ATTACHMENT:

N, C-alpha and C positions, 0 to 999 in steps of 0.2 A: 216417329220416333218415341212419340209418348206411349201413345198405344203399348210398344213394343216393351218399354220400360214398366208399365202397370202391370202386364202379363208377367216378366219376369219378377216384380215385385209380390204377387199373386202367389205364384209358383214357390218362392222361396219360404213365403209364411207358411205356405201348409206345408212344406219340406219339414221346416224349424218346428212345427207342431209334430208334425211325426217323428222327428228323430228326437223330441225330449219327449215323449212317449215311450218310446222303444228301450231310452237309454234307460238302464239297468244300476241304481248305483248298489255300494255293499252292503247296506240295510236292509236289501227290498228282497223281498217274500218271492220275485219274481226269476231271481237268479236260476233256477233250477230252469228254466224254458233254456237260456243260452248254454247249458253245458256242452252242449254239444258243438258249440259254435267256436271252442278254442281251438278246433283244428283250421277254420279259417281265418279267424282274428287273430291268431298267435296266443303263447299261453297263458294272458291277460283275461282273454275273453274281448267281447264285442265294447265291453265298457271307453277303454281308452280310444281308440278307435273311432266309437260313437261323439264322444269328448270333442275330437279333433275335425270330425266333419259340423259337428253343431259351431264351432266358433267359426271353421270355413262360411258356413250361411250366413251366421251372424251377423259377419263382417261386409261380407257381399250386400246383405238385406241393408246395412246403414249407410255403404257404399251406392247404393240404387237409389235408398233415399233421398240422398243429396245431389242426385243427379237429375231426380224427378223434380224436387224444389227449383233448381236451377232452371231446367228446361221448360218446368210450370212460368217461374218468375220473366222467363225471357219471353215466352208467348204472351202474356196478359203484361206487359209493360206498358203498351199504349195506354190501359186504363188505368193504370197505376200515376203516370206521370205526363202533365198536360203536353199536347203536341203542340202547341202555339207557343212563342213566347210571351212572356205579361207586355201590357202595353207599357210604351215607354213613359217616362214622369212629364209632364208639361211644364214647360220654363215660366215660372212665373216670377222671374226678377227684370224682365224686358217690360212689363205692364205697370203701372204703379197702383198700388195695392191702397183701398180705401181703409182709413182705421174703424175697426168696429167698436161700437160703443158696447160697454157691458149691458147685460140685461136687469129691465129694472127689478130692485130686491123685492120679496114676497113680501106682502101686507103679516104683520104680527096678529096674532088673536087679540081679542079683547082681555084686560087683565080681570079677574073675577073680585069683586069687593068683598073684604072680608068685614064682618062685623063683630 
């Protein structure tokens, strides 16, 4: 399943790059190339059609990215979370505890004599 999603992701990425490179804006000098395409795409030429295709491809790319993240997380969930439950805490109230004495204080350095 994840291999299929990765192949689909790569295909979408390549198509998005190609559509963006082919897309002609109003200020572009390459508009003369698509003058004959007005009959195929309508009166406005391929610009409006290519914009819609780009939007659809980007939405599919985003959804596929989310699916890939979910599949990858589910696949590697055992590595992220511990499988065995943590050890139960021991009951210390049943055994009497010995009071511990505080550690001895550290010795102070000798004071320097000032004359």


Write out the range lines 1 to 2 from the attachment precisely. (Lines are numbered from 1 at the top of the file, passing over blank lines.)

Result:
N, C-alpha and C positions, 0 to 999 in steps of 0.2 A: 216417329220416333218415341212419340209418348206411349201413345198405344203399348210398344213394343216393351218399354220400360214398366208399365202397370202391370202386364202379363208377367216378366219376369219378377216384380215385385209380390204377387199373386202367389205364384209358383214357390218362392222361396219360404213365403209364411207358411205356405201348409206345408212344406219340406219339414221346416224349424218346428212345427207342431209334430208334425211325426217323428222327428228323430228326437223330441225330449219327449215323449212317449215311450218310446222303444228301450231310452237309454234307460238302464239297468244300476241304481248305483248298489255300494255293499252292503247296506240295510236292509236289501227290498228282497223281498217274500218271492220275485219274481226269476231271481237268479236260476233256477233250477230252469228254466224254458233254456237260456243260452248254454247249458253245458256242452252242449254239444258243438258249440259254435267256436271252442278254442281251438278246433283244428283250421277254420279259417281265418279267424282274428287273430291268431298267435296266443303263447299261453297263458294272458291277460283275461282273454275273453274281448267281447264285442265294447265291453265298457271307453277303454281308452280310444281308440278307435273311432266309437260313437261323439264322444269328448270333442275330437279333433275335425270330425266333419259340423259337428253343431259351431264351432266358433267359426271353421270355413262360411258356413250361411250366413251366421251372424251377423259377419263382417261386409261380407257381399250386400246383405238385406241393408246395412246403414249407410255403404257404399251406392247404393240404387237409389235408398233415399233421398240422398243429396245431389242426385243427379237429375231426380224427378223434380224436387224444389227449383233448381236451377232452371231446367228446361221448360218446368210450370212460368217461374218468375220473366222467363225471357219471353215466352208467348204472351202474356196478359203484361206487359209493360206498358203498351199504349195506354190501359186504363188505368193504370197505376200515376203516370206521370205526363202533365198536360203536353199536347203536341203542340202547341202555339207557343212563342213566347210571351212572356205579361207586355201590357202595353207599357210604351215607354213613359217616362214622369212629364209632364208639361211644364214647360220654363215660366215660372212665373216670377222671374226678377227684370224682365224686358217690360212689363205692364205697370203701372204703379197702383198700388195695392191702397183701398180705401181703409182709413182705421174703424175697426168696429167698436161700437160703443158696447160697454157691458149691458147685460140685461136687469129691465129694472127689478130692485130686491123685492120679496114676497113680501106682502101686507103679516104683520104680527096678529096674532088673536087679540081679542079683547082681555084686560087683565080681570079677574073675577073680585069683586069687593068683598073684604072680608068685614064682618062685623063683630 
């Protein structure tokens, strides 16, 4: 399943790059190339059609990215979370505890004599 999603992701990425490179804006000098395409795409030429295709491809790319993240997380969930439950805490109230004495204080350095 994840291999299929990765192949689909790569295909979408390549198509998005190609559509963006082919897309002609109003200020572009390459508009003369698509003058004959007005009959195929309508009166406005391929610009409006290519914009819609780009939007659809980007939405599919985003959804596929989310699916890939979910599949990858589910696949590697055992590595992220511990499988065995943590050890139960021991009951210390049943055994009497010995009071511990505080550690001895550290010795102070000798004071320097000032004359």